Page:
Getting a crown is more involved than a standard filling, but there’s no need to be afraid. We’ll walk you through each step of the process. A crown is typically done in two visits; here’s how it breaks down.
First things first, we want you to be comfortable through this process! If you need sedation, we’ll take care of that before we start any work. If you don’t need sedation, we’ll still make sure you’re completely numb so you don’t feel any pain while we prepare your tooth.
This is the part that involves a drill. If there’s an old filling or decay in the tooth, it all has to be removed before a crown can be placed. In any case, the outside layers of the tooth have to be taken off to make room for the crown itself. Crowns can be made from several very thin materials, but they do take up a little space between the teeth.
If a lot of drilling is done, there might not be quite enough tooth left to anchor the crown well. In that case, Dr. Westmoreland will do a crown build-up by filling in some of the drilled area with composite, just like a normal filling. Once it’s cured with a UV light, it’s strong enough to fit a crown onto.
The last part of preparation is pulling back the gum slightly so the crown can sit below the gum line. This won’t be painful, but it does involve medicine to keep your gums from bleeding, which can taste bad.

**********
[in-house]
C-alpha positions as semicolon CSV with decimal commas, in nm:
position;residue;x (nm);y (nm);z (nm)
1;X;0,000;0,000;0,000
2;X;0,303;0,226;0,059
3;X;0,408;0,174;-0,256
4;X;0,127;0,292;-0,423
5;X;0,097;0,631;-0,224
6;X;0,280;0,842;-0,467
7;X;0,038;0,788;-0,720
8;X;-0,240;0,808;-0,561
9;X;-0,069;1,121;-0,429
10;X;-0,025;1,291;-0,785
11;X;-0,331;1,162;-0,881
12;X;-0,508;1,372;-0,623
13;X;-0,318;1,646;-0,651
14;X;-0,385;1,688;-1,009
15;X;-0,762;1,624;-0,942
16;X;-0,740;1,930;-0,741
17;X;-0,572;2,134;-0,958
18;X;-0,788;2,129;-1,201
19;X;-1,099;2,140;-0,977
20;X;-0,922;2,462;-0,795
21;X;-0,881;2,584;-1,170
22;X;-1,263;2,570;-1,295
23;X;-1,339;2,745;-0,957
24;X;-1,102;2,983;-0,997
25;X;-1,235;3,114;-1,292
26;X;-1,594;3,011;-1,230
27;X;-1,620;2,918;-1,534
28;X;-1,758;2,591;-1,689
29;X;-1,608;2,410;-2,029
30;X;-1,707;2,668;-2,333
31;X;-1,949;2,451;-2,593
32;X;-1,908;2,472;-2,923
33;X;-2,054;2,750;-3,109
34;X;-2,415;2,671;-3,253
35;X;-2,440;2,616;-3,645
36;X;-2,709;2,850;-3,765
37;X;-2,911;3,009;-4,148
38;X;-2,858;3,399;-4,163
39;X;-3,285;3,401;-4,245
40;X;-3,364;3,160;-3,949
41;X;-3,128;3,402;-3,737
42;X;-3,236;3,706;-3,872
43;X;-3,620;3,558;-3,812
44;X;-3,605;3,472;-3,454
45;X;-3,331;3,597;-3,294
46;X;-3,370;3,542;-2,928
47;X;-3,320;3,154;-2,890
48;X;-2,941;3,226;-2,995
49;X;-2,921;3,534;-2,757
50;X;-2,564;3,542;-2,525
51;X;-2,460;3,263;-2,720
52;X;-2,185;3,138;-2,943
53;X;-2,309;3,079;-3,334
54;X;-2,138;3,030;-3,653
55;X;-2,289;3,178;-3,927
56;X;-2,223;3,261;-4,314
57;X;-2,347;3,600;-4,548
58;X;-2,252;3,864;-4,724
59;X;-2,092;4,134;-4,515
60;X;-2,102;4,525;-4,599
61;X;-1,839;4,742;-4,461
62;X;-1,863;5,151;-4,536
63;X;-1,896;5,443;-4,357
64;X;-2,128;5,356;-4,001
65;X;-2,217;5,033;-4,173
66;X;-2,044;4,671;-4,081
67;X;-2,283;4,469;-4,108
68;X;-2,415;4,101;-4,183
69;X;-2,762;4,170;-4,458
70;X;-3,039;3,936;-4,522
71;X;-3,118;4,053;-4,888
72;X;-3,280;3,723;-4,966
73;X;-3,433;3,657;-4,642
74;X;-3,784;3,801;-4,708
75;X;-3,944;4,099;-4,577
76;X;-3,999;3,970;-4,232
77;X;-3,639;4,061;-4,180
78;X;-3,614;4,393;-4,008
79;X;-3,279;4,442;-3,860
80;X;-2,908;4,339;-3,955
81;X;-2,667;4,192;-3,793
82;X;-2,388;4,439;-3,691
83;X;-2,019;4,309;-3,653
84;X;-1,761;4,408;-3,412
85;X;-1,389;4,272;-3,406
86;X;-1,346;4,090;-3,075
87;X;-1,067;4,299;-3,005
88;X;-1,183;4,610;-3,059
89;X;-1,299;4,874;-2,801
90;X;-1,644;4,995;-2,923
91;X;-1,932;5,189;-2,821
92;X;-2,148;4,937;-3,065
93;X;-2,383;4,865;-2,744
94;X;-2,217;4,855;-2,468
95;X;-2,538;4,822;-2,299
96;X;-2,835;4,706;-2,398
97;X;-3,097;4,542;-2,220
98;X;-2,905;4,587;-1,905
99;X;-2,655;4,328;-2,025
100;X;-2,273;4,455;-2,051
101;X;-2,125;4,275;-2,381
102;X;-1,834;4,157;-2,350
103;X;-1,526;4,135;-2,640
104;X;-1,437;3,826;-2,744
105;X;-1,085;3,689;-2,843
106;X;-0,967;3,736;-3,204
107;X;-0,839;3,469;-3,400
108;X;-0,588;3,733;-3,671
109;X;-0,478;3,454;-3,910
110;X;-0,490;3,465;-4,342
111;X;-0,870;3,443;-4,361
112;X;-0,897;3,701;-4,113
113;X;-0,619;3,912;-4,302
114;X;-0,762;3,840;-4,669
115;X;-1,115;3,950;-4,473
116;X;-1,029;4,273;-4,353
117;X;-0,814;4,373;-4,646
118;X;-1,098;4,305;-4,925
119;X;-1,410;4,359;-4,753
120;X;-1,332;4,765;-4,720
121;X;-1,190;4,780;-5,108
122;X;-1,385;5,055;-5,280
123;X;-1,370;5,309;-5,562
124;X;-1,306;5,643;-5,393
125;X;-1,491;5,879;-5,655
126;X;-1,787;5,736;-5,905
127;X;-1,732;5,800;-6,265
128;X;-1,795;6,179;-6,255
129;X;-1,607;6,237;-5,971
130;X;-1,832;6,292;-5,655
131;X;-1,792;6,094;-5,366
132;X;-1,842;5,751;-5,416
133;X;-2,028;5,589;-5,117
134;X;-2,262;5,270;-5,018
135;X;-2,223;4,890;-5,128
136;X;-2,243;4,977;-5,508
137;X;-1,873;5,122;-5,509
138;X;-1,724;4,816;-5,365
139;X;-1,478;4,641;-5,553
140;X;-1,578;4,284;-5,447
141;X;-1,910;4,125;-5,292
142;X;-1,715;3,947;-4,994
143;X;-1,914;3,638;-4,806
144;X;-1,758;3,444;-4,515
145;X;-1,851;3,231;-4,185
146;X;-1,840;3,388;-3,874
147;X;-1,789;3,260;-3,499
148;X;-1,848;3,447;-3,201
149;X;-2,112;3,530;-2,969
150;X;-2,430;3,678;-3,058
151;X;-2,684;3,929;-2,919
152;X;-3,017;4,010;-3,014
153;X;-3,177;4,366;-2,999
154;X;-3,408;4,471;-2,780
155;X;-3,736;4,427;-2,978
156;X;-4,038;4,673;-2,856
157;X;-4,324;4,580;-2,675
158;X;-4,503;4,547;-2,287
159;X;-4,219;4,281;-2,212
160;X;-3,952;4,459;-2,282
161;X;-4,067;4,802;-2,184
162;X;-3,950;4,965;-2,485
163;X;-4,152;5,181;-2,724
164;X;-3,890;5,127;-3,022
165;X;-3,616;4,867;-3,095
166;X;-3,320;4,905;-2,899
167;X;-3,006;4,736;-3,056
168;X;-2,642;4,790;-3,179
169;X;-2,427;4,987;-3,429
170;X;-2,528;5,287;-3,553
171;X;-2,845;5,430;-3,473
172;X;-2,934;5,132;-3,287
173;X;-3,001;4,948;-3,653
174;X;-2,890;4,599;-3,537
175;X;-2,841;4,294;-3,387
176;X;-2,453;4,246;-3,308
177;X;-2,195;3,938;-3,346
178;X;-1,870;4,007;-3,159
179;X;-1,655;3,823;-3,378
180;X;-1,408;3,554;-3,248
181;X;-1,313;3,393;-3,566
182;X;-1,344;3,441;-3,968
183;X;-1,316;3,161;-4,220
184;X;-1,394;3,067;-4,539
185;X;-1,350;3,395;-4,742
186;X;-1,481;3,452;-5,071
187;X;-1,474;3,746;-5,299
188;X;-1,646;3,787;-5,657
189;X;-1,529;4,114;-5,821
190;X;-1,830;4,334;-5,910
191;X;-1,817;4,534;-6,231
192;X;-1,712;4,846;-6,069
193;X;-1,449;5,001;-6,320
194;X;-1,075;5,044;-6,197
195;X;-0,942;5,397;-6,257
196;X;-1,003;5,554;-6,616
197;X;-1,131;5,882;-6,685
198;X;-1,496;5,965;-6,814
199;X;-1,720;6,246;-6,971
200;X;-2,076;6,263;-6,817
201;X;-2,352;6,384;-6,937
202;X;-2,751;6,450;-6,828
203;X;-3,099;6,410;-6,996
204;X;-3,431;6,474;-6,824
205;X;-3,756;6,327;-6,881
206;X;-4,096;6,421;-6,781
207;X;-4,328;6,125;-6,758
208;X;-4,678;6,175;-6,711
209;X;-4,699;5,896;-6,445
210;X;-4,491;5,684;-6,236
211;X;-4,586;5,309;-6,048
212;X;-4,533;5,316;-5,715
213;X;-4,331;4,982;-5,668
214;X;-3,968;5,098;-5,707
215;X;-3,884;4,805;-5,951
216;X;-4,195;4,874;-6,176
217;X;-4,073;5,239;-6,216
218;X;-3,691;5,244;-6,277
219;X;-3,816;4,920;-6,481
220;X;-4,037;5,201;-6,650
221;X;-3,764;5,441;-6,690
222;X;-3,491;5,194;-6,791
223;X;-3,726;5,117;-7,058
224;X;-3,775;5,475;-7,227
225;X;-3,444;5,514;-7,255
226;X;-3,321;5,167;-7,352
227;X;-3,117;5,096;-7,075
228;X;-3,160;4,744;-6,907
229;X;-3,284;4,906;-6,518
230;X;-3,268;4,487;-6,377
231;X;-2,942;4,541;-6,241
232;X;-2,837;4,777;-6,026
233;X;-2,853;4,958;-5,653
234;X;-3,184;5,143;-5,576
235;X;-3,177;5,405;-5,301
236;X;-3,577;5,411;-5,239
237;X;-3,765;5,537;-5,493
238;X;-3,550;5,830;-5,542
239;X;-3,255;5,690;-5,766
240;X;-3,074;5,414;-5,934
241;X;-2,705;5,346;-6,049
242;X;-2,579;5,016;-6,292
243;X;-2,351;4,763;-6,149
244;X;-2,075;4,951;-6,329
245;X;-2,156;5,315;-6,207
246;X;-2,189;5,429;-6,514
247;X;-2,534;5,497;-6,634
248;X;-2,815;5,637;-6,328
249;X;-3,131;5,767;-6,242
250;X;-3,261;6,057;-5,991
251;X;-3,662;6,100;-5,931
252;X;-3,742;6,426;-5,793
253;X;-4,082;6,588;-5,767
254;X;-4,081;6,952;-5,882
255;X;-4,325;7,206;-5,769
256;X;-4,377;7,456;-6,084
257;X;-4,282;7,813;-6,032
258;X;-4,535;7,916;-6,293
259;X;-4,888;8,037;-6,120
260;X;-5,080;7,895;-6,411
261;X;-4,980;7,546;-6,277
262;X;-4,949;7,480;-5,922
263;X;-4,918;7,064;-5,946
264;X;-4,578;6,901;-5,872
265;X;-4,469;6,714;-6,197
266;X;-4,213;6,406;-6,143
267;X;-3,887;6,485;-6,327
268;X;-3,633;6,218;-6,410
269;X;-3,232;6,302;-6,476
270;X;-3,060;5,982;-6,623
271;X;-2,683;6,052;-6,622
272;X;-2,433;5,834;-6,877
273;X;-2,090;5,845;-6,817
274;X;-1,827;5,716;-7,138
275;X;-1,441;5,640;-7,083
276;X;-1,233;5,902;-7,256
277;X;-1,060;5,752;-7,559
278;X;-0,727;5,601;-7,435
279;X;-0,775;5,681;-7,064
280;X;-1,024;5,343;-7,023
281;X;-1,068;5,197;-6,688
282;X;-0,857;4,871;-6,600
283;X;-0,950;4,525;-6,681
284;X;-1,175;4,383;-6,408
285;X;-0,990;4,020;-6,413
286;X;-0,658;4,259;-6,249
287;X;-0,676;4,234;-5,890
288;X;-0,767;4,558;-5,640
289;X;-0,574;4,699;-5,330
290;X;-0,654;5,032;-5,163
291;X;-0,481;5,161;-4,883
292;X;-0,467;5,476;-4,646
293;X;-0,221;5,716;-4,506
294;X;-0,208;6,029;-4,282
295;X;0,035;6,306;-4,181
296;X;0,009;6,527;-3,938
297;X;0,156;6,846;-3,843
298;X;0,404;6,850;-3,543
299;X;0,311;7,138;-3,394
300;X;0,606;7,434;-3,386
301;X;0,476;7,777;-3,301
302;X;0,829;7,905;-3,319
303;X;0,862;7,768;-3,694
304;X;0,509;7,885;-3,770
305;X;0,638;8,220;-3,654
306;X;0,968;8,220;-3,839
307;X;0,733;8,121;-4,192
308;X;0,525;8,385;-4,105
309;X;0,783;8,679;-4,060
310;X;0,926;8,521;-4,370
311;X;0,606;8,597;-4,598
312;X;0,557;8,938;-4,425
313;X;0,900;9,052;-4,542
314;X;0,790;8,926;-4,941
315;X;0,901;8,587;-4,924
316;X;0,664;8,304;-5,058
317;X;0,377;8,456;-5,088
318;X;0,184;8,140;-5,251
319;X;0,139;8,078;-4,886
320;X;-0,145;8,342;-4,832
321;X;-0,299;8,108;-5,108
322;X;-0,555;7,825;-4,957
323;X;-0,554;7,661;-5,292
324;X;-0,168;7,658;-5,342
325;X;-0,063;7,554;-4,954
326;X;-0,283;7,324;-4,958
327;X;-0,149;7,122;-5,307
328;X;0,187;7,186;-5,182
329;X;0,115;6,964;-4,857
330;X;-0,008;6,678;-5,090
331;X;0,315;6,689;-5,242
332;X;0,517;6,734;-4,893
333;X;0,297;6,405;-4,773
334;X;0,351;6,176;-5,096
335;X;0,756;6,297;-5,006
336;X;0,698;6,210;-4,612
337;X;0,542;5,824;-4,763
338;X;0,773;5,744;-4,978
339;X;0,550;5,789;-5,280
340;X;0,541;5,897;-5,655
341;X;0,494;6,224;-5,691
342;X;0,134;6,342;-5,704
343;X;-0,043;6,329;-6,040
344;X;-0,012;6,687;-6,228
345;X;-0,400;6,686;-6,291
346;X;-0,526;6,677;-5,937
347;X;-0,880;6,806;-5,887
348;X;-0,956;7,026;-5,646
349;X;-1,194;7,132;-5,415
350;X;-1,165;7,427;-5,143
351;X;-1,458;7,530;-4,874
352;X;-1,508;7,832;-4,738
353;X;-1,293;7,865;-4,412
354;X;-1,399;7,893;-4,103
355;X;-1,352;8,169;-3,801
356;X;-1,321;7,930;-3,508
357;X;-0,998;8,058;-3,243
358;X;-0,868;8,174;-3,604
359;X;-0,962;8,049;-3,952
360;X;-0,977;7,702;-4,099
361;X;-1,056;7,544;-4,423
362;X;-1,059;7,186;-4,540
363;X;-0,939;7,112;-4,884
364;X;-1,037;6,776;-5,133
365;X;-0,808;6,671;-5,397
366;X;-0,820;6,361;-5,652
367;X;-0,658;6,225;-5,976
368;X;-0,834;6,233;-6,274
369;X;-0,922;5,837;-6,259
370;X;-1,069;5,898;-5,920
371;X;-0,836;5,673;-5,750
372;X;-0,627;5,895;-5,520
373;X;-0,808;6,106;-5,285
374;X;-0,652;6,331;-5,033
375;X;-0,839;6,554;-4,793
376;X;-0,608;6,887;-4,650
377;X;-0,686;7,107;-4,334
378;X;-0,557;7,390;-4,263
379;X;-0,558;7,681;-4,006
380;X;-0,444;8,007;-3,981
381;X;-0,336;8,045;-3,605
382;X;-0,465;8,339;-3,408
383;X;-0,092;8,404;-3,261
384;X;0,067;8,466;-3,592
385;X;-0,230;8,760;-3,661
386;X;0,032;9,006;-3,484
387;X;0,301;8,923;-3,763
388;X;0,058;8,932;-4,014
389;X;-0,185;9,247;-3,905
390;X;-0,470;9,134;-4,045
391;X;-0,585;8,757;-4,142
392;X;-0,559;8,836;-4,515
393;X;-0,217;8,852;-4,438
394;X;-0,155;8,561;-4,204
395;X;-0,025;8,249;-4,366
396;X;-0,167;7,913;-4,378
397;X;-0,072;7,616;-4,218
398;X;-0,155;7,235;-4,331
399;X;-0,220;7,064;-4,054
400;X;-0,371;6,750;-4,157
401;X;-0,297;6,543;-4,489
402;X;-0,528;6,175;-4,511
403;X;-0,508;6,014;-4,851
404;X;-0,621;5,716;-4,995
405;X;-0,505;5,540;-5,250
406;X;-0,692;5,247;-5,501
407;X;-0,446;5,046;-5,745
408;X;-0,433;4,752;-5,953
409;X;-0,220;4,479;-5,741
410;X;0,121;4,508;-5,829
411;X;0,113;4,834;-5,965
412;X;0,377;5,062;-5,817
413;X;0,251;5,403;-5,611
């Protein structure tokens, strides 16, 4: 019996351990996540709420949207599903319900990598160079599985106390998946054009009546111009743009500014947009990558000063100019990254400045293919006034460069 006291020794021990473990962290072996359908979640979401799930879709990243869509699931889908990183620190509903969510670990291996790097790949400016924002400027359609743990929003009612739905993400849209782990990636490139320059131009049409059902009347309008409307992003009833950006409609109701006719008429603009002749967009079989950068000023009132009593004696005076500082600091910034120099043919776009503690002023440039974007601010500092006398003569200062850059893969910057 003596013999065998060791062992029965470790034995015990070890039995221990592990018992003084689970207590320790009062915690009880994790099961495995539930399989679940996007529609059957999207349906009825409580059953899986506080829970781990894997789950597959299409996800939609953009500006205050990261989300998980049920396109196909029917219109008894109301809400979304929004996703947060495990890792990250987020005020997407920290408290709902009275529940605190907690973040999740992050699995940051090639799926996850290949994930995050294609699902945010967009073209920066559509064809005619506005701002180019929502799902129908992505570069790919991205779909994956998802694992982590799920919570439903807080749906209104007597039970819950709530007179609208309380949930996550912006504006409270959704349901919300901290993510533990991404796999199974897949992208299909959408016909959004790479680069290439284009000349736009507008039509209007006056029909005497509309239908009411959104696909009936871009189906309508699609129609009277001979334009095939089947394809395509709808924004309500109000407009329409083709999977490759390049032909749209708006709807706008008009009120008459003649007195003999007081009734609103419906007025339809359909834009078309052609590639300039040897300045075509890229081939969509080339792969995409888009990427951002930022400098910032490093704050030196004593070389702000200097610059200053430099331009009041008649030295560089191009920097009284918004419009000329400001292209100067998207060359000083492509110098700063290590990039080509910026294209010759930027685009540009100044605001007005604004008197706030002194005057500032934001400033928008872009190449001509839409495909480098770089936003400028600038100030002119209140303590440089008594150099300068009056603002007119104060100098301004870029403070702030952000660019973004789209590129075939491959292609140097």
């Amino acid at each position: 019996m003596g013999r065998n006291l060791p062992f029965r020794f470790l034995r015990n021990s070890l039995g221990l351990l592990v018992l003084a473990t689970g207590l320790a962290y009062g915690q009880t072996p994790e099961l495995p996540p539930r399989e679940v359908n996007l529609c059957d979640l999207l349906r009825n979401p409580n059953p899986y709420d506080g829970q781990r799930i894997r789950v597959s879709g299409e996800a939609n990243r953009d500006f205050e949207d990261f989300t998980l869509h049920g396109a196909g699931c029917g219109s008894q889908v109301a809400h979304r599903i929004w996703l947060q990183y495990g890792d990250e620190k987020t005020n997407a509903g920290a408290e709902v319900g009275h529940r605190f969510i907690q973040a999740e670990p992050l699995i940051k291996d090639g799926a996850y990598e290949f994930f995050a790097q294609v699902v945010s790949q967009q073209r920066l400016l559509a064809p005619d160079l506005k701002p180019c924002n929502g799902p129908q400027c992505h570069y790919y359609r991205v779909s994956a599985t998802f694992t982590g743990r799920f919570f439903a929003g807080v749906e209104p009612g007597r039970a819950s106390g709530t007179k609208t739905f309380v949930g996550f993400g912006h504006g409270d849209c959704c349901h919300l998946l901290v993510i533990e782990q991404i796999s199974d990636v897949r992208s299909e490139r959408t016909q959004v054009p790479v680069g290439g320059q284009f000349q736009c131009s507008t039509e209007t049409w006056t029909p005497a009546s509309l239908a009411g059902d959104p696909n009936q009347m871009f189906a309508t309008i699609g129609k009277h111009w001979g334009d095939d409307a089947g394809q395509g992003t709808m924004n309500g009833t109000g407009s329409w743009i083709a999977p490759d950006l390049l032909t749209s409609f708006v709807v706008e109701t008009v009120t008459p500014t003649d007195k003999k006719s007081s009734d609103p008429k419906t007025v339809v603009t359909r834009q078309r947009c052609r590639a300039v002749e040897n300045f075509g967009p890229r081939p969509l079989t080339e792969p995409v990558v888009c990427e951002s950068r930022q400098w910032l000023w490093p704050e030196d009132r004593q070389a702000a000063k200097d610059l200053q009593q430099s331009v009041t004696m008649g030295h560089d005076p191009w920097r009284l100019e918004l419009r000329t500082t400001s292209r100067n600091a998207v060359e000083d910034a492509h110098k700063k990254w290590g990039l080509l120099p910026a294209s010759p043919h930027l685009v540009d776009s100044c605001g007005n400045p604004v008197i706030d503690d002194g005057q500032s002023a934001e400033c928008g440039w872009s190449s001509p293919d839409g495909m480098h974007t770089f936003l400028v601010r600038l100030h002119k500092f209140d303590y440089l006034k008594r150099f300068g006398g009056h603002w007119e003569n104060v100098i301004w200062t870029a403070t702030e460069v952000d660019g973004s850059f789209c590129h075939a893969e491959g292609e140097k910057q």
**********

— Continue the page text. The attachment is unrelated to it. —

Once the tooth is fully prepared, we take two sets of molds. One is a mold of the prepared tooth and the ones next to it; this is the basis for the inside of the crown and how it should fit. The other requires you to bite down on the mold, to show the height of the crown and how it needs to meet the opposite teeth.
Your temporary crown will typically be made of acrylic. It will be tooth colored and generally the right shape, but it won’t be as perfect as your permanent crown. It will be set with a strong temporary cement so that it won’t come off until it should.
Your permanent crown will be ready about two weeks later. Generally, no anesthesia is needed for a second crown appointment, but if you’re anxious or the tooth is sensitive, we can numb you or offer you sedation.
Removing the Temporary Crown
Dr. Westmoreland will remove the temporary crown with a pair of forceps. Usually, it only requires a bit of wiggling, but it can take a little work if it’s particularly stuck. If it hurts, speak up and we’ll numb the area.
Fitting the Permanent Crown
Finally, the permanent crown is installed. Before the cement is applied, Dr. Westmoreland will make sure the fit is exactly right. Then the cement is added and you’ll bite down on the crown for a couple of minutes to set it.
If you have any questions about the process, please ask us! We want you to be informed and comfortable throughout your dental work. To learn more about Dr. Westmoreland or to schedule an appointment, call our office or contact us today.